3. Then, initialize the instance variable window by calling constructor UIWindow() on it. This function takes one parameter: frame, the constant we set up earlier. It’s a named parameter, because you write frame: frame. The first frame is the name of the parameter, the second frame is the variable (a constant in this case) we supply as the parameter.
  4. Then, we set mainVC to be the rootViewController of window. We use the exclamation mark to force unwrap the variable window. The instance variable window is an optional, which means it could be nil. In order to use it as a non-optional variable (a variable that is not nil), we need to unwrap it. In this case, we can be certain that it’s not nil because we’ve just initialized it. So, we force it to be a definitive non-optional variable by putting an exclamation mark at the end of the variable name.
  5. Then, we call a function makeKeyAndVisible() (no parameters) on the force unwrapped instance variable window.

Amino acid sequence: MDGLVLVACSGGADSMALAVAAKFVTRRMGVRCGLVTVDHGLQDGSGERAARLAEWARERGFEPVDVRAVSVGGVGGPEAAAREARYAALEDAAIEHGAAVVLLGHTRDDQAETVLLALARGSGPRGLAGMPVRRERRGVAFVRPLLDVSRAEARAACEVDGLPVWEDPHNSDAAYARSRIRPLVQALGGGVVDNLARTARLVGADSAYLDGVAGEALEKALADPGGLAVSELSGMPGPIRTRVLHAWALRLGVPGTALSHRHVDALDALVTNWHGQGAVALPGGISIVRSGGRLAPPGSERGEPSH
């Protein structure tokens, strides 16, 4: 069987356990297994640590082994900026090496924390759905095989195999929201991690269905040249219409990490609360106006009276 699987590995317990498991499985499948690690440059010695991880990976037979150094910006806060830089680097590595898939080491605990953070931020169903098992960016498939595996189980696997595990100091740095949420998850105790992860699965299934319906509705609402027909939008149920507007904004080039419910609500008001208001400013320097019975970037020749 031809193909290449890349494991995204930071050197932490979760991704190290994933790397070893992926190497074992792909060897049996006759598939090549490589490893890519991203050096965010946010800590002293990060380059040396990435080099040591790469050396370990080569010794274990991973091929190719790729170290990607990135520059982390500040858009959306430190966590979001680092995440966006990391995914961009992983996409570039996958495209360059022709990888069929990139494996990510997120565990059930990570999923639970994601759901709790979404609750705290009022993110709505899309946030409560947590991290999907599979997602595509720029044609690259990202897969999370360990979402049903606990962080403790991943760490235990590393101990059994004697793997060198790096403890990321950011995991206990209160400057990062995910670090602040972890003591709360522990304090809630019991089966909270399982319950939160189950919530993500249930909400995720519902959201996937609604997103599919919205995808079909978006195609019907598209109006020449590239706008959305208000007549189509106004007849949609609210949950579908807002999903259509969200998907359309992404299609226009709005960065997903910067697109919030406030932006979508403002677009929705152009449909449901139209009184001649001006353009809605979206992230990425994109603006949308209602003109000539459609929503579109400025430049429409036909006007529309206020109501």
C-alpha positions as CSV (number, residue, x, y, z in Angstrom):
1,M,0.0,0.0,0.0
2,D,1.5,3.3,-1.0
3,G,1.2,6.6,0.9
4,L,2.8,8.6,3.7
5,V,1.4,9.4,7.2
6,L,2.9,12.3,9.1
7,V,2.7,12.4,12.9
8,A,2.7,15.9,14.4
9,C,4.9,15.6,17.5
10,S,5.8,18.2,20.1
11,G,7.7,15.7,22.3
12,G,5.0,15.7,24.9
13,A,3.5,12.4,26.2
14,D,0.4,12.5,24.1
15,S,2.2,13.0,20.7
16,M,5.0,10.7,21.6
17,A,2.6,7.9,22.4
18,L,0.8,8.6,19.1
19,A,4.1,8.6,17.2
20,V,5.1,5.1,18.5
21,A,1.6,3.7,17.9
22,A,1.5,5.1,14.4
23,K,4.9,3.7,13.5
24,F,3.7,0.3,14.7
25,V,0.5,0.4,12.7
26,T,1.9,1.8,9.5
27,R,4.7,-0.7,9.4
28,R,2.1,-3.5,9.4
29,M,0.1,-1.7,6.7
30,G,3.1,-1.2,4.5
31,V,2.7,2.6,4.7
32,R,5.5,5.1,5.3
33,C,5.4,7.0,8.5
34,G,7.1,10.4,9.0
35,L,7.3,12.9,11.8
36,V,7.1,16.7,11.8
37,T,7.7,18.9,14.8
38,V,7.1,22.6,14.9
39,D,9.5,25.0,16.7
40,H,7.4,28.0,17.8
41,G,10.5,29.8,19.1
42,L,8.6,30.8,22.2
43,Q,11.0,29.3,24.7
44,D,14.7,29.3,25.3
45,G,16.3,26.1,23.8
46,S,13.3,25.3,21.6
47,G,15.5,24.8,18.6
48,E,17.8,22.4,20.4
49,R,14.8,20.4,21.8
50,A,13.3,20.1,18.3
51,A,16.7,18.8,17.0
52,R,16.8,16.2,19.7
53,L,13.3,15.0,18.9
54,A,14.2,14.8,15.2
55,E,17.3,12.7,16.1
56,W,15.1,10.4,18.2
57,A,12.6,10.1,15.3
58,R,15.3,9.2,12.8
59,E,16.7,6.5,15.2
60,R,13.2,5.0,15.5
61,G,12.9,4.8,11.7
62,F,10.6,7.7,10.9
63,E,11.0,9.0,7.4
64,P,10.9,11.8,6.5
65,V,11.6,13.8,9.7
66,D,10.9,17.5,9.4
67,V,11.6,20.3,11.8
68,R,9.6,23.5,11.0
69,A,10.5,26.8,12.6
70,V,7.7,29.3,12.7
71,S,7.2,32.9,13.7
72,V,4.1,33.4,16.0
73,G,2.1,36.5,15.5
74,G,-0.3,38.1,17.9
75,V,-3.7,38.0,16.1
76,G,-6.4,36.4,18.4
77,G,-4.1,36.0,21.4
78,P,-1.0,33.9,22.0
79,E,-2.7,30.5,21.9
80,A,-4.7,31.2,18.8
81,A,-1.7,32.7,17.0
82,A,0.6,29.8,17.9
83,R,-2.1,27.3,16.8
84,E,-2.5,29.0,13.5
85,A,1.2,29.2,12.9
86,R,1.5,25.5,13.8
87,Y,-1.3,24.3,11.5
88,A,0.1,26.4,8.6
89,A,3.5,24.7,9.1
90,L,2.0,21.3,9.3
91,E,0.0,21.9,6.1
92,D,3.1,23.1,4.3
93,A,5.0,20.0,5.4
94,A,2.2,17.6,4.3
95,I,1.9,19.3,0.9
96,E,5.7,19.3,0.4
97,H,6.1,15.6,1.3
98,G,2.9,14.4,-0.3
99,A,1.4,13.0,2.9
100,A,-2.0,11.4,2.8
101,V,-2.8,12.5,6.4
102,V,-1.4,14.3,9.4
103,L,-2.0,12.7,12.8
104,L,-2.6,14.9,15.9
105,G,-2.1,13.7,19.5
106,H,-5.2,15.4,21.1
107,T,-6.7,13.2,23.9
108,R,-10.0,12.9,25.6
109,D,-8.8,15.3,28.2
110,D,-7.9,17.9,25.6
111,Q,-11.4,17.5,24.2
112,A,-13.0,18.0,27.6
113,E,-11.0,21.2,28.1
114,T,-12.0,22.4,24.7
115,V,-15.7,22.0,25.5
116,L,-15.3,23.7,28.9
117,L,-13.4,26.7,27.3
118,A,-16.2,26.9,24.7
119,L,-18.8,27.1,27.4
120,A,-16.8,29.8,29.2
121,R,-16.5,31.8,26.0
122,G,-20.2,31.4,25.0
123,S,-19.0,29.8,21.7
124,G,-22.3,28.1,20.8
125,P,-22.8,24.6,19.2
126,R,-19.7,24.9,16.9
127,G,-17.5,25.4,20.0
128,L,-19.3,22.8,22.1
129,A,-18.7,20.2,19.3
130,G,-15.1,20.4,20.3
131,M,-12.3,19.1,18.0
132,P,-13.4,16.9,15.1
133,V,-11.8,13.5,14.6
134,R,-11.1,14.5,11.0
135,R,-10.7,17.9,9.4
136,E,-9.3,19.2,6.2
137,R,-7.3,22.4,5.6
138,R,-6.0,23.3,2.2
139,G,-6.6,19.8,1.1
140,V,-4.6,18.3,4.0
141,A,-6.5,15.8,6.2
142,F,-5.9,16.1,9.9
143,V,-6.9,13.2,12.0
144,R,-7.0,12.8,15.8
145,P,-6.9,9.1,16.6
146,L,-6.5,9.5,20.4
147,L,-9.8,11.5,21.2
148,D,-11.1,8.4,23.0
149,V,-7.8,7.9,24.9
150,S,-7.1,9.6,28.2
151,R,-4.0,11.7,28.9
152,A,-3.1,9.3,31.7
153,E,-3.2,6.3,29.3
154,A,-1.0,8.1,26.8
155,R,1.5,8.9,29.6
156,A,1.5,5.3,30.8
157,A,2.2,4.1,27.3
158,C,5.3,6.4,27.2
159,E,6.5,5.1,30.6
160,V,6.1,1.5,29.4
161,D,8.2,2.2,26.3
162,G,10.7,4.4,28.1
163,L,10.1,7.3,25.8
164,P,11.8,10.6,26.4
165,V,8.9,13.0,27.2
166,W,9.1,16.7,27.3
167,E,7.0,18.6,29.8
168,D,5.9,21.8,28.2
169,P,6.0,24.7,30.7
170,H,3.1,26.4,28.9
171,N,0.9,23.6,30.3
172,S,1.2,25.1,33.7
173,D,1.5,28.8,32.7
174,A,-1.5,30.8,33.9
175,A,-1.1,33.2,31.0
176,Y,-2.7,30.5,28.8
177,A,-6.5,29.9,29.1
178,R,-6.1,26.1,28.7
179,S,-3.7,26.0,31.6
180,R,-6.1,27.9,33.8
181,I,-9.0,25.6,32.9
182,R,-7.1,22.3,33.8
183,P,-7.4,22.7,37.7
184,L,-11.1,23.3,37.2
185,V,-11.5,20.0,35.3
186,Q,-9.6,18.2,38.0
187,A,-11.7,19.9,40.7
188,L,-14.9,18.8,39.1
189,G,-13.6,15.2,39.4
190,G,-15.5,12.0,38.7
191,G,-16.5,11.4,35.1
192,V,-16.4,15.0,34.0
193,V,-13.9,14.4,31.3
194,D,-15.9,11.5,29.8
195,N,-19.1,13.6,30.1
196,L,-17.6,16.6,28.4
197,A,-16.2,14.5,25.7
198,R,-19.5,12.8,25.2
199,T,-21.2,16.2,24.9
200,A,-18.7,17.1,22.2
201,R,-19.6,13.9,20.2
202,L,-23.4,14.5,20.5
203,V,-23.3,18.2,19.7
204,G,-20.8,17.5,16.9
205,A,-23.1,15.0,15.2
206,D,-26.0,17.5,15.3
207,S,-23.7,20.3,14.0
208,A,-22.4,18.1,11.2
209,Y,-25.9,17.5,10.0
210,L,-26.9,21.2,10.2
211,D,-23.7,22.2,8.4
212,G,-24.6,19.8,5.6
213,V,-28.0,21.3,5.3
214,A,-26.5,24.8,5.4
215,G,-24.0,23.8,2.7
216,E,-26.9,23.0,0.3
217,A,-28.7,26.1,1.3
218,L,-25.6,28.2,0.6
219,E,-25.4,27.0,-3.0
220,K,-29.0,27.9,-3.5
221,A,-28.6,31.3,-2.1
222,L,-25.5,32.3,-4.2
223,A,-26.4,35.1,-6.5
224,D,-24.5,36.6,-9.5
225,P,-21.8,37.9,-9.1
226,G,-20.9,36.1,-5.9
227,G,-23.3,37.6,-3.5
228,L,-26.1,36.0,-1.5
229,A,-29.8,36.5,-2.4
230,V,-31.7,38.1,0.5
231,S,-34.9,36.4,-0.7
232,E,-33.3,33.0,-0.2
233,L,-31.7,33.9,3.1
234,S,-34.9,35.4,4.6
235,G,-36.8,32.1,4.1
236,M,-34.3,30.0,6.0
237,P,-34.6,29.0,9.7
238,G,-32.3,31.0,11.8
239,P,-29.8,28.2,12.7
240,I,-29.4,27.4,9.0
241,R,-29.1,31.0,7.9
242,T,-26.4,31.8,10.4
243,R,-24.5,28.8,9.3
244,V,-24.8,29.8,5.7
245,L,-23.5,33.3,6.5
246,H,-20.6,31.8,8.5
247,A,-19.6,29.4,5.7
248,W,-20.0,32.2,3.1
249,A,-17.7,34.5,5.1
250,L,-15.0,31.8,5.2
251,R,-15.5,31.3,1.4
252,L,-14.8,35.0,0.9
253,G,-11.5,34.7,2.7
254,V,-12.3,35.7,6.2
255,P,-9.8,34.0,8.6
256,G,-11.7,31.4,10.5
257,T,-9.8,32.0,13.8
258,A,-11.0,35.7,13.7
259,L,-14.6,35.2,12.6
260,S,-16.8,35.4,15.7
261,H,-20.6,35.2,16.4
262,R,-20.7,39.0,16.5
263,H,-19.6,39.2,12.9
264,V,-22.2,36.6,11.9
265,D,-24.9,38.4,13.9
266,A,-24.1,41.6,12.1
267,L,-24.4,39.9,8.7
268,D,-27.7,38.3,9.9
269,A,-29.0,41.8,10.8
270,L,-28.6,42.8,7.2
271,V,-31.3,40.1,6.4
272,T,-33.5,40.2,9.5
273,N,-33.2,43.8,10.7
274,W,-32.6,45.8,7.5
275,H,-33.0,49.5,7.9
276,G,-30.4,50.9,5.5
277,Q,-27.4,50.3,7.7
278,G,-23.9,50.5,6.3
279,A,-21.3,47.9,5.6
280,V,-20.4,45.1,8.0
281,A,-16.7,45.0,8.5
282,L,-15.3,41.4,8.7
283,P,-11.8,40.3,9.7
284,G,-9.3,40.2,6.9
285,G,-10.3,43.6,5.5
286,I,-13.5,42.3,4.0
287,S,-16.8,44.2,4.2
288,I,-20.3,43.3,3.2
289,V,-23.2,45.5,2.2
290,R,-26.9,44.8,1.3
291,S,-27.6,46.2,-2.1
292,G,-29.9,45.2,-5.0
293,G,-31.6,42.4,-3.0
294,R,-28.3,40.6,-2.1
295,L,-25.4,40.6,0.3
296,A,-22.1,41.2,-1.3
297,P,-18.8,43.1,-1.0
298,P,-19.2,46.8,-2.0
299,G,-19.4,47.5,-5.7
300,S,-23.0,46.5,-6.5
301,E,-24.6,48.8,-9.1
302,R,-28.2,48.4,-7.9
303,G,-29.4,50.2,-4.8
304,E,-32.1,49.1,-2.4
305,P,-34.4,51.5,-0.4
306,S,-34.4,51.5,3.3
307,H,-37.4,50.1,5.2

6. Then, we return true. This is required in the function application(_:didFinishLaunchingWithOptions:).

Try It: Run The App!

Alright, let’s run the app. Either:

  1. Click the Play button in the top-left corner of Xcode.
  2. Hit Command-R

When nothing happens, you might have made an error somewhere. Feel free to ask a question in the comments of this post. Also, check if you set the right Build Target (iPhone Simulator). Pick an iPhone model to use in the Simulator by using the dropdown list on the right of the Play button.

When the app runs, you should see your interface pop up on the screen. It doesn’t really do anything though!

If you don’t see anything or encounter an error, check whether you’ve set up the rootViewController the right way and whether you removed the Storyboard from both Xcode and the project settings.

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Writing The MainViewController Code

Alright, let’s do some more coding. Switch to MainViewController.swift. Do you notice the structure of the file?

  • First, there’s an import statement. It tells the compiler to use code from UIKit.